The reverse may fairly be said to be the case in Germany. In Germany popular attention has been from early times concentrated on the monarch, his personality, sayings and doings, since in his hands lay government power and patronage. Monarchy of a more or less absolute character was accepted by the people, not only in Germany but all over the Continent, as the normal and desirable, perhaps the inevitable, state of things; and it is only since the French Revolution that parliaments after the English pattern, that is by two chambers elected by popular vote, yet in many important respects widely differing from it, were demanded by the people or finally established. Up to comparatively recent times the monarch in Prussia was an absolute ruler. Frederick William IV, after the events of 1848, was compelled to grant Prussia a Constitution which explicitly defined the respective rights of the Crown and the people in the sphere of politics; and the Imperial Constitution, drawn up on the formation of the modern Empire, did the same thing as regards the Emperor and the people of the Empire; but neither Constitution altered the nature of the monarchy in the direction of giving governing power to the people. Both secured the people legislative, but not governing power. Government in the Empire and Prussia remains, as of old, an appanage, so to speak, of the Court, and the fact of course tends to concentrate attention on the Court.

It has been said that the Court is a state within a state, an imperium in imperio. In this state, within Prussia or within the Empire, it is the same thing for our purpose, there are two main departments, that of the Lord Chamberlain (Oberstkammeramt) and that of the Master of the Household (Ministerium des Koeniglichen Hauses). The first deals with all questions of court etiquette, court ceremonial, court mourning, precedence, superintendence of the courts of the Emperor's sons and near relatives, and of all Prussian court offices. The second deals with the personal affairs of the Emperor and his sons, the domestic administration of the palace, the management of the Crown estates and castles, and is the tribunal that decides all Hohenzollern differences and disputes that are not subject to the ordinary legal tribunals. Connected with this Ministry are the Herald's office and the Court Archives office. The chief Court officials include, beside the Lord Chamberlain and the Master of the Household, a Chief Court Marshal. The Master of the Household is also Chief Master of Ceremonies, with a Deputy Master of Ceremonies who is also Introducer of Ambassadors, two Court Marshals, a Captain of the Palace Guards, a Court Chaplain, Court Physician, an Intendant in charge of the royal theatres, a Master of the Horse who has charge of the royal stables, a House Marshal, and a Master of the Kitchen. All these officials are princes (Fuerst) or counts (Graf), with the title Highness (Durchlaucht) or Excellency.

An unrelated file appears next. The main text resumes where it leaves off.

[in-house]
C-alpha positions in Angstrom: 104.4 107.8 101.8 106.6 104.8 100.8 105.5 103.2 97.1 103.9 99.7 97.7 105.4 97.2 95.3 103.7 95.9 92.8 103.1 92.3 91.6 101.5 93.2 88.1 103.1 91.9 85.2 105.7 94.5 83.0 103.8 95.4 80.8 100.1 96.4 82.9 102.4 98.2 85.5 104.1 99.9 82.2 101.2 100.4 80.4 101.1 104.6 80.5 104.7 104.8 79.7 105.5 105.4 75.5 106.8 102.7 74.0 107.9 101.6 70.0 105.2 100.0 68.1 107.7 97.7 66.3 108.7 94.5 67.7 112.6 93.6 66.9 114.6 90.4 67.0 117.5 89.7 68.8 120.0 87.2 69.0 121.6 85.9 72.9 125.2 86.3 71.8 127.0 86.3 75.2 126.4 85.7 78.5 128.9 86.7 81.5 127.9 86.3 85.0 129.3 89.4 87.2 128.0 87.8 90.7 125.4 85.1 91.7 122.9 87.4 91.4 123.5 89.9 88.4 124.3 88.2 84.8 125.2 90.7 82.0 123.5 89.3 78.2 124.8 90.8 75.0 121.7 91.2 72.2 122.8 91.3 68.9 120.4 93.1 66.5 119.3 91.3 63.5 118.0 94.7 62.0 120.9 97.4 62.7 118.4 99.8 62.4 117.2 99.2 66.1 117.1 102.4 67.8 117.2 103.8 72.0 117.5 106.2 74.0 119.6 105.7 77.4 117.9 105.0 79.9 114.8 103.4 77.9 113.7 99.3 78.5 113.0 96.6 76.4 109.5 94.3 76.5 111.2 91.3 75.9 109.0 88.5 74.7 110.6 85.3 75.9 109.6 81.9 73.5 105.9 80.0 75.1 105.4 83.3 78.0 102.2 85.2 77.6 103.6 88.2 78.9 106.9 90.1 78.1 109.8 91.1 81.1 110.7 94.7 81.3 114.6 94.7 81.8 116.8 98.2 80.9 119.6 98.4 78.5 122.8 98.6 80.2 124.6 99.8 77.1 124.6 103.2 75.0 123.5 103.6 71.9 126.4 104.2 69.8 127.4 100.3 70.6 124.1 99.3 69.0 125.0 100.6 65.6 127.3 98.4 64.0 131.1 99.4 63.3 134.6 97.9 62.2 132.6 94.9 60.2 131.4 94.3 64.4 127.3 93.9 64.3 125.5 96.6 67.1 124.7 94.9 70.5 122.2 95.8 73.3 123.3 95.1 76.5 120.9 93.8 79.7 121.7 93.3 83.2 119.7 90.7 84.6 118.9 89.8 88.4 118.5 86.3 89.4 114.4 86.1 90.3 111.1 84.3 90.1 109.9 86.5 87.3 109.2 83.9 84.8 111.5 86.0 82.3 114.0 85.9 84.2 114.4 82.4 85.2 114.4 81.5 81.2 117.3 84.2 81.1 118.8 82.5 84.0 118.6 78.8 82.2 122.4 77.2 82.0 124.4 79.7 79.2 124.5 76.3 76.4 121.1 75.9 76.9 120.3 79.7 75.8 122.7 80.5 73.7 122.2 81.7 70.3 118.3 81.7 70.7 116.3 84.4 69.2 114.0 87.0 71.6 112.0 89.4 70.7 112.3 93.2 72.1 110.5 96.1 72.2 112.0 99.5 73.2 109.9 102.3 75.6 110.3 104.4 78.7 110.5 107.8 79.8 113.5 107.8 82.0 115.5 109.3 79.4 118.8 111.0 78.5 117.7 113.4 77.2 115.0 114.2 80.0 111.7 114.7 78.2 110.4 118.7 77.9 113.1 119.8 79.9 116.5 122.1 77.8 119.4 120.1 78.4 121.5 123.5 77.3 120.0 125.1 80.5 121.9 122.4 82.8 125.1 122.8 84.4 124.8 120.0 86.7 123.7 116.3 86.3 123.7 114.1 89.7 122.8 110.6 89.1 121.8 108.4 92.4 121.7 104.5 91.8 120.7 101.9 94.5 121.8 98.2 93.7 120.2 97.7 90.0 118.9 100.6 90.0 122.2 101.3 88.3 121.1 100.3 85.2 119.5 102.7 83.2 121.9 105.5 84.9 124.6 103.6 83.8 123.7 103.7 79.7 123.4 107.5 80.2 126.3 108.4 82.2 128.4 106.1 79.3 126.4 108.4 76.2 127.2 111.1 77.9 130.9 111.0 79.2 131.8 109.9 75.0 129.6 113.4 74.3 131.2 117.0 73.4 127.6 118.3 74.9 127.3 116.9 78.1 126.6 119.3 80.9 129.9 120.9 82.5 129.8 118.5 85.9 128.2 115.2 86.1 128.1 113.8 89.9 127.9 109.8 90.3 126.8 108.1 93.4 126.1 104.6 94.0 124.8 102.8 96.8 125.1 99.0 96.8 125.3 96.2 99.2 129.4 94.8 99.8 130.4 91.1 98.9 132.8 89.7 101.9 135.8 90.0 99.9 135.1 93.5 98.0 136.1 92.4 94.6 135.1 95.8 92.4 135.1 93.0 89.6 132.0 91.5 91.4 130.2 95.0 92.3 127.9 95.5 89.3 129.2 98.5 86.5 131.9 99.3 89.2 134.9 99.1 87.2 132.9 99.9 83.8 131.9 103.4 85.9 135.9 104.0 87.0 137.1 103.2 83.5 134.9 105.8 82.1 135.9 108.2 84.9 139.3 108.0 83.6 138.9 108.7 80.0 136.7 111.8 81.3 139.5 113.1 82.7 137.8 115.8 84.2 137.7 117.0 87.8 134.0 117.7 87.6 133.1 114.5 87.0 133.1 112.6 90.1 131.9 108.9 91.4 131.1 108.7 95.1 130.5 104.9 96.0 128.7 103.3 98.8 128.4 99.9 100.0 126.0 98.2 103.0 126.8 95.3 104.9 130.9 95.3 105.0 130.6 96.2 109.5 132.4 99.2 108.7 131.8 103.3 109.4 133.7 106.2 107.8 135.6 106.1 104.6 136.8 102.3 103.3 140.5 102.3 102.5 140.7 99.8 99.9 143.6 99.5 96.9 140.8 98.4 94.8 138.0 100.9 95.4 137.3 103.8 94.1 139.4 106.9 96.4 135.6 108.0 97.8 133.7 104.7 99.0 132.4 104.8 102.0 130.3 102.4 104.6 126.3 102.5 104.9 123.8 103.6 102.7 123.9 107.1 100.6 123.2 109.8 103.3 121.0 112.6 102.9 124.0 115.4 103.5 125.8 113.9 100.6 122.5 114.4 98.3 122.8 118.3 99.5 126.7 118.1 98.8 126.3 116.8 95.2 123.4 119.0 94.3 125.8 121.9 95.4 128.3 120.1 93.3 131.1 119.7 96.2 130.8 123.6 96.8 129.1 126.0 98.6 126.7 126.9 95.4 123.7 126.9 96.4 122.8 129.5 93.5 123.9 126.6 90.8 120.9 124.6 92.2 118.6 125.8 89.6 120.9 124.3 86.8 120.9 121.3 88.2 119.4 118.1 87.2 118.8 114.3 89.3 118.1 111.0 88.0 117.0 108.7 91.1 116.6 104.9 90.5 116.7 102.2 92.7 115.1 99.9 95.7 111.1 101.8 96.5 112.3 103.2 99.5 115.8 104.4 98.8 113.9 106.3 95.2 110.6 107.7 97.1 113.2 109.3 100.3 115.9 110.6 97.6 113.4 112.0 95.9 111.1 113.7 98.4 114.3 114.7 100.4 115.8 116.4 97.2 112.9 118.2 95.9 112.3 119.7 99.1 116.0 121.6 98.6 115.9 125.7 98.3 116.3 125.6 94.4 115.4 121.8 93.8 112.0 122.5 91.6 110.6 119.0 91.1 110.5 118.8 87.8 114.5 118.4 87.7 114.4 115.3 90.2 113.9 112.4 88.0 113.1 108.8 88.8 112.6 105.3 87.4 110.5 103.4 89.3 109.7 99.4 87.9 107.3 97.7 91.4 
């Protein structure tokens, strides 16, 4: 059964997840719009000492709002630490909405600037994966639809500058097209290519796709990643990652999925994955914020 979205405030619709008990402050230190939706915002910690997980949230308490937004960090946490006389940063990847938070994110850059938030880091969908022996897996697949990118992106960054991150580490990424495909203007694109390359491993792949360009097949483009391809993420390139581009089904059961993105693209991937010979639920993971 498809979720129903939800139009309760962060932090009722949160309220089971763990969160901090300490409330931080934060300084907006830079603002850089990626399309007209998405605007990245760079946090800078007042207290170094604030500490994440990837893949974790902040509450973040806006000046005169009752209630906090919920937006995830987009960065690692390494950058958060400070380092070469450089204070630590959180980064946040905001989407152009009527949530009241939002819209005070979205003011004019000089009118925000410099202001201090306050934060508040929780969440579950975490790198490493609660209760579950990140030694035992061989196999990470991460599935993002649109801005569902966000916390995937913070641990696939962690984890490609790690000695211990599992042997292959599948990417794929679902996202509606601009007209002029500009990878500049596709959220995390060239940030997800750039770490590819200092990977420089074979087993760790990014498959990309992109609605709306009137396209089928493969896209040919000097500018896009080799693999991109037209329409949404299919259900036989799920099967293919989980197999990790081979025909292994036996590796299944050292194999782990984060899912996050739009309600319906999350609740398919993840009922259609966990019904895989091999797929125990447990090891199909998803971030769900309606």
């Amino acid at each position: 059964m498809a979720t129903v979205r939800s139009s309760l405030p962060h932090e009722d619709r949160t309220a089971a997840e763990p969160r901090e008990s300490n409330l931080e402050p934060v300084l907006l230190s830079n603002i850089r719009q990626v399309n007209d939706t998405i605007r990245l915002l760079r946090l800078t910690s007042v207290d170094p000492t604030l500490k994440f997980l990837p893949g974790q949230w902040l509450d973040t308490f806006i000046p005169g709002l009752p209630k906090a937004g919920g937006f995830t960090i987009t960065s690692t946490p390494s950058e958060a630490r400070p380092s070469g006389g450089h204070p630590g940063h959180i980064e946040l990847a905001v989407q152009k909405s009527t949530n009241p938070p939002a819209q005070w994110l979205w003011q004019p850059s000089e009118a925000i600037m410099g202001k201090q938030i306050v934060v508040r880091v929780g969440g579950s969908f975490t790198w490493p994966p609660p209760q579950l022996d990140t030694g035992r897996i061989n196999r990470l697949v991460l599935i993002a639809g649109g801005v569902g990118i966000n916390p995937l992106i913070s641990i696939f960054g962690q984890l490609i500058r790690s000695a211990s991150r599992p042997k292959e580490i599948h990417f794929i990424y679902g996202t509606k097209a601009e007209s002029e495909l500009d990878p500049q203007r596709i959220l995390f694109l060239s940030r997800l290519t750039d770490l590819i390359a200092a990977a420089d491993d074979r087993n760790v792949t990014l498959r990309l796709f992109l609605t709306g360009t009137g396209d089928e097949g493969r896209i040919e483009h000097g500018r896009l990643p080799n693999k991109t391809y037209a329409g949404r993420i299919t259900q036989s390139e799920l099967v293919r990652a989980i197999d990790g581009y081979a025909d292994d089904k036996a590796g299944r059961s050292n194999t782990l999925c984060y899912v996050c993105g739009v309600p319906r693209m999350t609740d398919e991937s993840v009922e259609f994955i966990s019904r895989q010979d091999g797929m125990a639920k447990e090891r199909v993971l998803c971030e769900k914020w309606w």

Court officials also include the various nobles in charge of the royal palaces, castles, and hunting lodges at Potsdam, Charlottenburg, Breslau, Stettin, Marienburg, Posen, Letzlingen, Hohkoenigsberg, Homberg von der Hoehe, Springe, Hubertusstock, Rominten, Korfu (the "Achilleion"), Wiesbaden, Koenigsberg, etc., to the number of thirty or more. The Empress has her own Court officials, including a Mistress of the Robes and Ladies of the Bedchamber, also with the title of Excellency, the Ladies being chosen from the most aristocratic families of Germany. The Empress has her own Master of the Household, physician, treasurer, and so on. Similarly with the households of the Crown Prince, other royal princes and the Emperor's near relatives.

Every order the Emperor gives that is not of a purely domestic kind passes through one of his three cabinets—the Civil Cabinet, the Military Cabinet, or the Marine Cabinet. The cost of the first, with its chief, who receives L1,000 a year, and half a dozen subordinate officials on salaries of L200 to L350, is budgeted at about L10,000 a year. The Military Cabinet is a much larger establishment, having several departments and a staff of half a hundred councillors and clerks. The Naval Cabinet, on the other hand, is composed of only three upper officials and five clerks. The Emperor's "civil list" is returned in the Budget as L860,000 roughly. His entire annual revenue does not exceed L1,000,000. Out of this he has to pay the expenses of his married sons' households and make large contributions to public charities. He was left, however, a very considerable sum of money by the Emperor William. The Crown Prince, as such, receives a grant of L20,000 a year, chiefly derived from the royal domain of Oels in Silesia. Like all fathers of large families, the Emperor has been more than once heard to complain that he finds it difficult to make both ends meet.